Monteverdi by The Sixteen at Wigmore Hall

This was a concert where immense satisfaction was derived equally from the quality of musicianship displayed and the coherence and resourcefulness of the programme presented. In 1610, Claudio Monteverdi published his Vespro della Beata Vergine for soloists, chorus, and orchestra.

Félicien David: Songs for voice and piano

This well-packed disc is a delight and a revelation. Until now, even the most assiduous record collector had access to only a few of the nearly 100 songs published by Félicien David (1810-76), in recordings by such notable artists as Huguette Tourangeau, Ursula Mayer-Reinach, Udo Reinemann, and Joan Sutherland (the last-mentioned singing the duet “Les Hirondelles” with herself!).

Dialogues des Carmélites Revival at Dutch National Opera

If not timeless, Robert Carsen’s production of Francis Poulenc’s Dialogues des Carmélites is highly age-resistant.

Ermanno Wolf-Ferrari: Le donne curiose

Ermanno Wolf-Ferrari was one of the Italian composers of the post-Puccini generation (which included Licinio Refice, Riccardo Zandonai, Umberto Giordano and Franco Leoni) who struggled to prolong the verismo tradition in the early years of the twentieth century.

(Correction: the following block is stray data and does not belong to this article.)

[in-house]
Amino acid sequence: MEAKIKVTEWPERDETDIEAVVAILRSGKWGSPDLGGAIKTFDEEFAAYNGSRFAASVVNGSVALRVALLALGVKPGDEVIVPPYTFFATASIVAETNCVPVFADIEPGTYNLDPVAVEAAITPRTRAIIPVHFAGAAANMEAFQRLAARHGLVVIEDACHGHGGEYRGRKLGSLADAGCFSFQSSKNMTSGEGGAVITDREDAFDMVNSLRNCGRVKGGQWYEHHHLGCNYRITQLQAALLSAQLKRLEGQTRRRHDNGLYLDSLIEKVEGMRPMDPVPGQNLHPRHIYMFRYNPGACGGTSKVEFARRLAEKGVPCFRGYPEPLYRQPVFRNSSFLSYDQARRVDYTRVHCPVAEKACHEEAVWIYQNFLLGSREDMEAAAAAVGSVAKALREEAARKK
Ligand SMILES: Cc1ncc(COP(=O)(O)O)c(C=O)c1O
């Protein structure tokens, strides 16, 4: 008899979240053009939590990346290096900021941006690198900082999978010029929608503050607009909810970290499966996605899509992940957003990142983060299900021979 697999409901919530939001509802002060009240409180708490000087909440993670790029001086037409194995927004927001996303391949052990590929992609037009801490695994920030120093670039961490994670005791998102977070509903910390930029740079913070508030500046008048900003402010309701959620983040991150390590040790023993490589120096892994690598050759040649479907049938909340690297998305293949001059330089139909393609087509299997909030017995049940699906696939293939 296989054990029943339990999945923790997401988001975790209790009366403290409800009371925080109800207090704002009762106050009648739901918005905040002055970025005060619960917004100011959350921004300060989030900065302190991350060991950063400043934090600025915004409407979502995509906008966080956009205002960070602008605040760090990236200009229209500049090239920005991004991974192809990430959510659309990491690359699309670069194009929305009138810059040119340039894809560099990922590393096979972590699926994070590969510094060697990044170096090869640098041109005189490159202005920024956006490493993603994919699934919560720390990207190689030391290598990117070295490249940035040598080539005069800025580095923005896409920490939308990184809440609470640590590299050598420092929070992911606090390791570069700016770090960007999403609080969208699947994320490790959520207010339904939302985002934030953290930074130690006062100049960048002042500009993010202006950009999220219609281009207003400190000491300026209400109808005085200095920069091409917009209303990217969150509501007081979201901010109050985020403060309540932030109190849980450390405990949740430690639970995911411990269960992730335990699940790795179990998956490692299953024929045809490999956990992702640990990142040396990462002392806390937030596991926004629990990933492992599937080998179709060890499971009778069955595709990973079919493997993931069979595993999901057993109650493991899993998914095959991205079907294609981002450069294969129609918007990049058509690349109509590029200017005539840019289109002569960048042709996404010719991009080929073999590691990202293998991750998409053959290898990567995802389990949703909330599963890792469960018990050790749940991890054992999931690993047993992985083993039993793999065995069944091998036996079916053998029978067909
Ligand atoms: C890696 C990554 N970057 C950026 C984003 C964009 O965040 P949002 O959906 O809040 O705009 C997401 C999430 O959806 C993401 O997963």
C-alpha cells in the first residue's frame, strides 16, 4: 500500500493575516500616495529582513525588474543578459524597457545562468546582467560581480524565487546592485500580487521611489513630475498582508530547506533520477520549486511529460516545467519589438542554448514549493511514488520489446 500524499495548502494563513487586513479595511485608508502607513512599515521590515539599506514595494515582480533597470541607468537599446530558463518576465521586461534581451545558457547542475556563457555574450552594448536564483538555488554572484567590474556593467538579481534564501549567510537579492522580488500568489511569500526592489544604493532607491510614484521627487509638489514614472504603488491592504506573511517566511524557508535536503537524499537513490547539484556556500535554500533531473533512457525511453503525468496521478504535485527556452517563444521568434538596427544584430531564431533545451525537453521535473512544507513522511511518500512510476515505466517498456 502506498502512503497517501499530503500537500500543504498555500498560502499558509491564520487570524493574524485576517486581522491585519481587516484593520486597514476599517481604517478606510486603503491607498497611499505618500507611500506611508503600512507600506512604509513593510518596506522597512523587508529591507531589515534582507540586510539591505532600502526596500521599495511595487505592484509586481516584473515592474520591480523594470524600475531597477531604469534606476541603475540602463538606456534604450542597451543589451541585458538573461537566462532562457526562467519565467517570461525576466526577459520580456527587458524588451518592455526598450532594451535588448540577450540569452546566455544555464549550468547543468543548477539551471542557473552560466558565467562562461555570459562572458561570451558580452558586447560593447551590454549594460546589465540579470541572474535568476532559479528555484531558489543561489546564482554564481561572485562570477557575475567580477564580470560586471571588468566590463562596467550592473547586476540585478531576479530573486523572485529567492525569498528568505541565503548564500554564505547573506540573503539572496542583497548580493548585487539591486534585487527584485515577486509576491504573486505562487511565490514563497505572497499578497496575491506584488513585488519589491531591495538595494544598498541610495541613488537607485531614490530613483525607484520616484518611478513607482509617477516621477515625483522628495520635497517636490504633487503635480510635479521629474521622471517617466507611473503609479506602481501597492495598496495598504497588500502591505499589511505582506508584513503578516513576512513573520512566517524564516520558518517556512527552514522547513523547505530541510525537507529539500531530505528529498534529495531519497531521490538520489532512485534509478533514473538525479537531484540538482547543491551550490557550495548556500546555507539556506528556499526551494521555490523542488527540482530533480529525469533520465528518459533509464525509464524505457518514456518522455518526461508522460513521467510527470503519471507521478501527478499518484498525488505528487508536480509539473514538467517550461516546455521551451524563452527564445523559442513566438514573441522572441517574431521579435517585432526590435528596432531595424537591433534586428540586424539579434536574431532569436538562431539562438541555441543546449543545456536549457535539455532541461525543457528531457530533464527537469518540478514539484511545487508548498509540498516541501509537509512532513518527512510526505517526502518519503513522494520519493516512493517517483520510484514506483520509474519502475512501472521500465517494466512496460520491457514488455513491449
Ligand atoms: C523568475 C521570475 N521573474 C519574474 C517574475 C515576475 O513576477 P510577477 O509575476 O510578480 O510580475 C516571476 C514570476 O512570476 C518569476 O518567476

Moby-Dick Surfaces in the City of Angels

On Saturday evening October 31, 2015, the Nantucket whaling ship Pequod journeyed to Los Angeles Opera and began its sixth voyage in the attempt to kill the elusive whale called Moby-Dick.

Great Scott at the Dallas Opera

Great Scott is a combination of a parody of bel canto opera and an operatic version of All About Eve. Beloved American diva Arden Scott (Joyce DiDonato), has discovered the score to a long-lost opera “Rosa Dolorosa, Figlia di Pompeii” and has become committed to getting the work revived as a vehicle for her. “Rosa Dolorosa” has grand musical moments and a hilariously absurd plot.

Schubert and Debussy at Wigmore Hall

The most recent instalment of the Wigmore Hall’s ambitious series, ‘Schubert: The Complete Songs’, was presented by soprano Lucy Crowe, pianist Malcolm Martineau and harpist Lucy Wakeford.

John Taverner: Missa Corona spinea

This new release of John Taverner’s virtuosic and florid Missa Corona spinea (produced by Gimell Records) comes two years after The Tallis Scholars’ critically esteemed recording of the composer’s Missa Gloria tibi Trinitas, which topped the UK Specialist Classical Album Chart for 6 weeks, and with which the ensemble celebrated their 40th anniversary. The recording also includes Taverner’s two settings of Dum transisset Sabbatum.

A Bright and Accomplished Cenerentola at Lyric Opera of Chicago

Gioachino Rossini’s La Cenerentola has returned to Lyric Opera of Chicago in a production new to this venue and one notable for several significant debuts along with roles taken by accomplished, familiar performers.